Particle accelerators have come a long way since Ernest Orlando Lawrence invented the cyclotron and founded the laboratory that now bears his name. Today they are indispensable tools of both basic research and applications. Whether meters or tens of kilometers in scale, accelerators embody state-of-the-art physics and engineering, and in many cases are upgraded repeatedly through their long working lifetimes.
The Accelerator Technology and Applied Physics Division uses Lawrence’s central legacy—interdisciplinary teamwork focused on the needs of science and the nation—to develop and upgrade these accelerators and their enabling technologies. Some areas of expertise in ATAP include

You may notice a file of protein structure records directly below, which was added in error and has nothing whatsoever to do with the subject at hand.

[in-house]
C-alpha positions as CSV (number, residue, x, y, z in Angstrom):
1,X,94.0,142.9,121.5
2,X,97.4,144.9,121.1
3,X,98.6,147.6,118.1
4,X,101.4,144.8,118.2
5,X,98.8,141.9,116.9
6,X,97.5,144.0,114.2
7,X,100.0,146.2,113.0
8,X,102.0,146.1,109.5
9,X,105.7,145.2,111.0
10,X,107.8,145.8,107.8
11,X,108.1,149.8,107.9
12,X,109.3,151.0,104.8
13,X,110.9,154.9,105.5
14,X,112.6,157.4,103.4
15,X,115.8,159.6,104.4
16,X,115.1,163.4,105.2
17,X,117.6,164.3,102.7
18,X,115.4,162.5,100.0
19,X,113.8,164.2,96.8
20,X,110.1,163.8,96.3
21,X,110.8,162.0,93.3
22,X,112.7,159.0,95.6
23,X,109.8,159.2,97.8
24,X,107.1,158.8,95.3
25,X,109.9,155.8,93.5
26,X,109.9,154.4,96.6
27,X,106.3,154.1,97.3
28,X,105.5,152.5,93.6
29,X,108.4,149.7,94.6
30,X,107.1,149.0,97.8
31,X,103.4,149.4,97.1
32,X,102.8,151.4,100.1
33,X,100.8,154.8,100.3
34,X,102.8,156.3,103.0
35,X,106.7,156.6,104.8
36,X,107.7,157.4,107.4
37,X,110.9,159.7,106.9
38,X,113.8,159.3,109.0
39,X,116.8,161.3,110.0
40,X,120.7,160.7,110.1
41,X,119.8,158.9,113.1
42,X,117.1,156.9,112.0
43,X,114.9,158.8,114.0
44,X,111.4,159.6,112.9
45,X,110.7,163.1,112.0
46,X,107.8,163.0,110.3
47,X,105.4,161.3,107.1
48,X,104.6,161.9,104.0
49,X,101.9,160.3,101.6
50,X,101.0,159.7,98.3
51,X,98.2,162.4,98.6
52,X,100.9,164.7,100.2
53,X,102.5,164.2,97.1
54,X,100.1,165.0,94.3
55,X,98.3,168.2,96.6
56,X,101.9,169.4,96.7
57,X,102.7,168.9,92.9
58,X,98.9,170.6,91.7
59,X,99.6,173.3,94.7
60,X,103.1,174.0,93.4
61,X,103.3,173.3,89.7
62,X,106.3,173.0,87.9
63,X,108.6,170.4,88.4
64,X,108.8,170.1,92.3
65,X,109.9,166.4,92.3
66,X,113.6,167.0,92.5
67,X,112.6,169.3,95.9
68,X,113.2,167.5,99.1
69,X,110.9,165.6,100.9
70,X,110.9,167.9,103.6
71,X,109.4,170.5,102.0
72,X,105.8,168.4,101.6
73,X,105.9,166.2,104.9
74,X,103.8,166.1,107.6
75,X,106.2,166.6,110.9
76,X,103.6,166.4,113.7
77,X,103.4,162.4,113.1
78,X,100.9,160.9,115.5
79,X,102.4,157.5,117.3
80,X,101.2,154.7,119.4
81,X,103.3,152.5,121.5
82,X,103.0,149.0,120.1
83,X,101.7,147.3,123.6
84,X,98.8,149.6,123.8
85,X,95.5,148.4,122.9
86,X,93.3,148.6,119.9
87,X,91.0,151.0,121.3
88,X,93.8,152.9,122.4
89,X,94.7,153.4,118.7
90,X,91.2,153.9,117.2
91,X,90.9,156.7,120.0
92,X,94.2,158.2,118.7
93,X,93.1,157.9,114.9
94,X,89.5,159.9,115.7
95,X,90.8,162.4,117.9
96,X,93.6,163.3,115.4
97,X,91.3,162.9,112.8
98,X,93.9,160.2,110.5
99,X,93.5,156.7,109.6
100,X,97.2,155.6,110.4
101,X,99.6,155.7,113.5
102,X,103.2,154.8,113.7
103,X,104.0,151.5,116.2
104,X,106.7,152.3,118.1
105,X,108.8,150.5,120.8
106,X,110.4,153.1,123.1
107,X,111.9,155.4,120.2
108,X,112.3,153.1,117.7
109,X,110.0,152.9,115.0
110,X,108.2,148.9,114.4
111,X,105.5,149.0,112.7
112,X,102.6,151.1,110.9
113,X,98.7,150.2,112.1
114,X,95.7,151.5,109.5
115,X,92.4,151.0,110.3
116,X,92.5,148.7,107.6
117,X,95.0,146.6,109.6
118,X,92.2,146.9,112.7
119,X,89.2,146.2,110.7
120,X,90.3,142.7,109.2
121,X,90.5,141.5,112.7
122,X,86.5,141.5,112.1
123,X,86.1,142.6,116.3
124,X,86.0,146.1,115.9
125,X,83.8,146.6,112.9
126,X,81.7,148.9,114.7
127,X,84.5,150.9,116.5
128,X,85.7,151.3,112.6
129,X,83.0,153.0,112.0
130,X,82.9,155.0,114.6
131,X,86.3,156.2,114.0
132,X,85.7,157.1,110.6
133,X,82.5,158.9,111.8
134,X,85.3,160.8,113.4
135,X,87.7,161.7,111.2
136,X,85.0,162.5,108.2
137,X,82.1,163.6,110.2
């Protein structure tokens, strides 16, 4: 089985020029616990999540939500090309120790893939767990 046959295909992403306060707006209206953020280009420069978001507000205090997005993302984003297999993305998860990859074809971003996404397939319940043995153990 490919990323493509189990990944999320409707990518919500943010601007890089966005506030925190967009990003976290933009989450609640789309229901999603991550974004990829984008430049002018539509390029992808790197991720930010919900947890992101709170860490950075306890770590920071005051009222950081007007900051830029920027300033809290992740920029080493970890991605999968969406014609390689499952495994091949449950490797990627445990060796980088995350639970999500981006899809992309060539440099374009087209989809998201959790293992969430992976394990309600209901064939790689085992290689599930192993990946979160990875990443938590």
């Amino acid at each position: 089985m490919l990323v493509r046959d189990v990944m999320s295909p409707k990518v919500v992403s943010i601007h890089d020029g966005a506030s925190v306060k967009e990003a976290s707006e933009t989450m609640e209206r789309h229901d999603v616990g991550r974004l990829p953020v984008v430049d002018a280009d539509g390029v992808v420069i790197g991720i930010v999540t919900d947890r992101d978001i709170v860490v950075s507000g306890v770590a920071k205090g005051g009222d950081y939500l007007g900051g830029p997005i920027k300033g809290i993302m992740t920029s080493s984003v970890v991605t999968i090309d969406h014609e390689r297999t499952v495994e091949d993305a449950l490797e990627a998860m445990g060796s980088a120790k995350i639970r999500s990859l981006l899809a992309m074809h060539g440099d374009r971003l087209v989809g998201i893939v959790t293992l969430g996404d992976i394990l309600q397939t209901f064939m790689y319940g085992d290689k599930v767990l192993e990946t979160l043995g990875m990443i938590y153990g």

- Synchrotron light sources based on storage rings like LBNL’s Advanced Light Source and its proposed upgrade, and on free-electron lasers like the Linac Coherent Light Source-II project at SLAC.
- Advanced magnetic systems for accelerators and many spinoff uses, developed by the Berkeley Center for Magnet Technology.
- Plasma accelerators. This new approach, being developed at the Berkeley Lab Laser Accelerator Center (BELLA), holds the promise of greatly reducing the size and cost of accelerators, as well as advancements in laser technology that will be significant in their own right.
- Applications of ion-beam technology for a wide range of scientific and industrial uses, as well as a unique user facility for high-energy-density physics, a spinoff of our efforts in fusion science.
- Theory and computer simulation; the latter in particular takes advantage of LBNL resources in supercomputing and applied mathematics.
ATAP welcomes collaboration and partnership, and invites you to learn more by visiting http://atap.lbl.gov